Substance for Architecture with Gastón Suárez Pastor
Pierre Maheut on August 23 2016 | News, Stories, Design, Architecture
Who are you?
Gastón Suárez Pastor
What do you do?
I’m a 3D artist from Buenos Aires, Argentina, and I specialize in architectural visualization.
m a 3d artist from Buenos Aires, Argentina, and I specialize in architectural
What is your background?
I studied architecture at the University of La Plata, Argentina.
Where can we find you online?
What is the state of archviz in Argentina and in South America in general? What future do you see?
There are many good artists in my country but I think it is a complex market. There is good architecture and there are important firms, but when it comes to visualization, not many studios are willing or able to pay for the services of these artists. This generates uneven competition between professional artists and beginners, and in the end, the value of our work takes a direct hit. This is why most [professional archviz artists] work for the US and Europe – Europe in my case.
How did you discover Allegorithmic’s Substance software?
I have known about Allegorithmic’s software for quite a while. I’m always on the forums and browsing dedicated pages. Also, I’m a hardcore gamer and a huge nerd, so I like to know how games are made. In that respect, Allegorithmic is all over the place. With all the hype there is around archviz in Unreal Engine, I came to rediscover the software (and understand it) and integrate it into my pipeline to seamlessly work between real-time and passive rendering.
You use the Corona renderer. Tell us more about your workflow between Substance and Corona. How do you get great results going from one to the other?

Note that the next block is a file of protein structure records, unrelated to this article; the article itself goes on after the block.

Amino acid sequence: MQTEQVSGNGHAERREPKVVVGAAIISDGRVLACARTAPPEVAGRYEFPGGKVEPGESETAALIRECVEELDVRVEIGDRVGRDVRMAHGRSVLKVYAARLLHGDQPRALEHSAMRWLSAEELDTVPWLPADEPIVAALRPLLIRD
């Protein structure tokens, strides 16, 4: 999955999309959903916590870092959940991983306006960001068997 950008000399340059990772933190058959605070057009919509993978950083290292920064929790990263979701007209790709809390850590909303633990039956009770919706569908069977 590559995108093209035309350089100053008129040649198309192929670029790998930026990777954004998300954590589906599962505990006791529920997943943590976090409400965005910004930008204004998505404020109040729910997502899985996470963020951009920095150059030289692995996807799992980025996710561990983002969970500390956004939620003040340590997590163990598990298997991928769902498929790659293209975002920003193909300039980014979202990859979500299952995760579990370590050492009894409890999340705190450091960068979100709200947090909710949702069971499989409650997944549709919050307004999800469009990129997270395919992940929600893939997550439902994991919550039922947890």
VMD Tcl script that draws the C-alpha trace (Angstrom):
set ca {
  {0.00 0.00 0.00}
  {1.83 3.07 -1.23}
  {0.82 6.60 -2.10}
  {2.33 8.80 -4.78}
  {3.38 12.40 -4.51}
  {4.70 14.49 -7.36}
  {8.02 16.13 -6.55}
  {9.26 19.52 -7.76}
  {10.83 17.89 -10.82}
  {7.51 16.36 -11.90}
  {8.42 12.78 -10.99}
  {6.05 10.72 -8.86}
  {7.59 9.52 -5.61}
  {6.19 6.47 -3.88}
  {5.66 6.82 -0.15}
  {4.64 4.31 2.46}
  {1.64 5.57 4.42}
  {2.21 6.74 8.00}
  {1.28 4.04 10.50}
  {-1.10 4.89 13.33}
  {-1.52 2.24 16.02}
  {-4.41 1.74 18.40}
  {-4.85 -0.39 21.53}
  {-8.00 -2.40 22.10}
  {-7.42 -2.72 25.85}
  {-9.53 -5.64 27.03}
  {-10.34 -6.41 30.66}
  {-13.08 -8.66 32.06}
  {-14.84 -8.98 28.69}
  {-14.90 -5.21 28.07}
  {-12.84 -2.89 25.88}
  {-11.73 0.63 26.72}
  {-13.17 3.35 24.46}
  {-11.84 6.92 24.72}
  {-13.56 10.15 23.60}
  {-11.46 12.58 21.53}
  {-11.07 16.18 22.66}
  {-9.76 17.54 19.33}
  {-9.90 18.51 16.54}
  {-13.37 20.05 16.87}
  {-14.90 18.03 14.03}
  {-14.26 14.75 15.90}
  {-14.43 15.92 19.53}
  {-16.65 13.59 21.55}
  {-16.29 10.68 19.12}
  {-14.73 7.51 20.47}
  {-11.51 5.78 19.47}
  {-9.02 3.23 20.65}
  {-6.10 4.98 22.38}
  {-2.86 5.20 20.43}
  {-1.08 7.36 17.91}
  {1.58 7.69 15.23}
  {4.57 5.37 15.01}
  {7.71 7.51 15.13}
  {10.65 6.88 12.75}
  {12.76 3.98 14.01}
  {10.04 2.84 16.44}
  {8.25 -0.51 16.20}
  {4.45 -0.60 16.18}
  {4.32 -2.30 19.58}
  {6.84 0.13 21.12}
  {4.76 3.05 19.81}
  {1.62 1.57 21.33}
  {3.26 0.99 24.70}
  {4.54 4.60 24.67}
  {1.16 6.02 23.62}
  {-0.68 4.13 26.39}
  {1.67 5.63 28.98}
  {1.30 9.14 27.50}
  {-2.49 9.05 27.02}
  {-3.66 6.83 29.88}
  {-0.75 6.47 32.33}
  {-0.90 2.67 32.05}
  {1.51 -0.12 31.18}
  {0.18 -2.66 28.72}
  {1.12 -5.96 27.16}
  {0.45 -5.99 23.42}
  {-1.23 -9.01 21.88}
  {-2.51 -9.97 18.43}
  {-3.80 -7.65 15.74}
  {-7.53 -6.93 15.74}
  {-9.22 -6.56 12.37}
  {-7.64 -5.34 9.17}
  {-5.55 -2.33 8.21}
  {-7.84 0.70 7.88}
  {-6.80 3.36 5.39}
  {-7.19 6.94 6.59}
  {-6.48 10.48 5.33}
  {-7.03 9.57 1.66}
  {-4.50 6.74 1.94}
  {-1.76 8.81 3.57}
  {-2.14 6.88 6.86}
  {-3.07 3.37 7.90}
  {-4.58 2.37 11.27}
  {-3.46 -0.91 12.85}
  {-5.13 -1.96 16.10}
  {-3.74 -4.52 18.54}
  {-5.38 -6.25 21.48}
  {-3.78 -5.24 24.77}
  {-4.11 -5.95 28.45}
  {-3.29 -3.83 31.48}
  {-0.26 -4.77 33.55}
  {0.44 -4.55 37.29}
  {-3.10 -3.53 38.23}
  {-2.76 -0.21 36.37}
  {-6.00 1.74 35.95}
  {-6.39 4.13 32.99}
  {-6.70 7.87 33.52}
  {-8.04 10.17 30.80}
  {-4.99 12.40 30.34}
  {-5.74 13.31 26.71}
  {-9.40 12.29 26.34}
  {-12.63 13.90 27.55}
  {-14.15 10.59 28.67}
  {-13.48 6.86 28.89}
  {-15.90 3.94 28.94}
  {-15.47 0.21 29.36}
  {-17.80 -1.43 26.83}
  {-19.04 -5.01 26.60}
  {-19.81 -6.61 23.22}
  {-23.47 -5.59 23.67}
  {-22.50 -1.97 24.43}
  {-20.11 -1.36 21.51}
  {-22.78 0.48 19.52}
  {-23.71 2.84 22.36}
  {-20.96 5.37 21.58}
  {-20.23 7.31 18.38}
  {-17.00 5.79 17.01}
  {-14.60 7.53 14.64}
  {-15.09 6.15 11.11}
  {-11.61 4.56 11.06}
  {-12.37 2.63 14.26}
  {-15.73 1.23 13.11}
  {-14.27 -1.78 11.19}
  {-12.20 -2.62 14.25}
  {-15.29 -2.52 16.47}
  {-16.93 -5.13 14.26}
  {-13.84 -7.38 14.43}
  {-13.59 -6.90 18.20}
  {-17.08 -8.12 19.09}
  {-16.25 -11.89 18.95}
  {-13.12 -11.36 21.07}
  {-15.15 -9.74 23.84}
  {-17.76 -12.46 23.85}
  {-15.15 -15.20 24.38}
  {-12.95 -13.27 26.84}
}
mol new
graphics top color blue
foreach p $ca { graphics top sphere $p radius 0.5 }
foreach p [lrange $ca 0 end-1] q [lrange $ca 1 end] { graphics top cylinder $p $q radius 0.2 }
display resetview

I have read (among other sources) the PBR guide you guys have published and tried to understand the principles and workflow as deeply as I can. I stick to that and things run pretty smoothly. I always need to tweak glossiness and specular maps but it works pretty awesomely well right out of the box. I get the results I’m looking for way faster than if I were to create my materials inside 3DS Max, besides the required tweaks. I think the guys at Render Legion are changing the way glossiness works in Corona 1.5, so I hope the update is for good. I would really like it if Corona, Vray, et cetera got rid of the specular/glossiness model and embraced metallic/roughless. That would be so great.
“I cannot think of texturing without Substance software anymore.”
Tell us more about the project you posted on the Allegorithmic forums. Can you describe your workflow on this project?
The scene was rendered with Corona Renderer 1.4 on 3DS Max 2017. Assets were created with ZBrush and most important textures were created with Substance Painter and Substance Designer. This is a personal project for exploring new techniques – kind of a sandbox – mainly for the purpose of fully integrating Allegorithmic products to my pipeline/workflow. As far of the completion of this project is concerned, it was a success. I cannot think of texturing without Substance software anymore. Here is a close-up of the flowers. I created them with ZBrush, unwrapped with UV Master and then painted in Substance Painter:
Here are the models, UV layouts and the maps from Substance Painter, as well as one of the models in Substance Painter:
Here is a screen capture of the Painter layer stack for the metal structure and a render done with Corona. (I came up with that material in no more than an hour.)
Layer stack for metal structure (rendered in Corona)
The entire metal structure was created completely in Substance Painter and needed no tweaks with Corona.
Metal structure in Substance Painter
Metal structure rendered in Corona
Trying to do that the traditional way in 3DS Max would have taken me hours, even a day or so of tweaking, blending, and editing textures, and it wouldn’t have turned out so well.
On top of that, I can have a very specific material for every piece of geometry. All of them will be different but at the same time alike: you can see the metal structure as an element made of one single type of material, but every single pice in that model is unique because of the accumulated dirt, scratches, edge wear, and all of the great effects that Substance Painter puts at your fingertips mostly by the push of a button. That is amazing. Doing it the traditional way is a pain.
This image features materials created in Substance Designer and painted with Substance Painter:
The floors were done with Substance Designer. Again, these are super-simple materials (my first ones), but I insist on the face that I was able to achieve these results with almost zero knowledge of the software, which I think is really cool.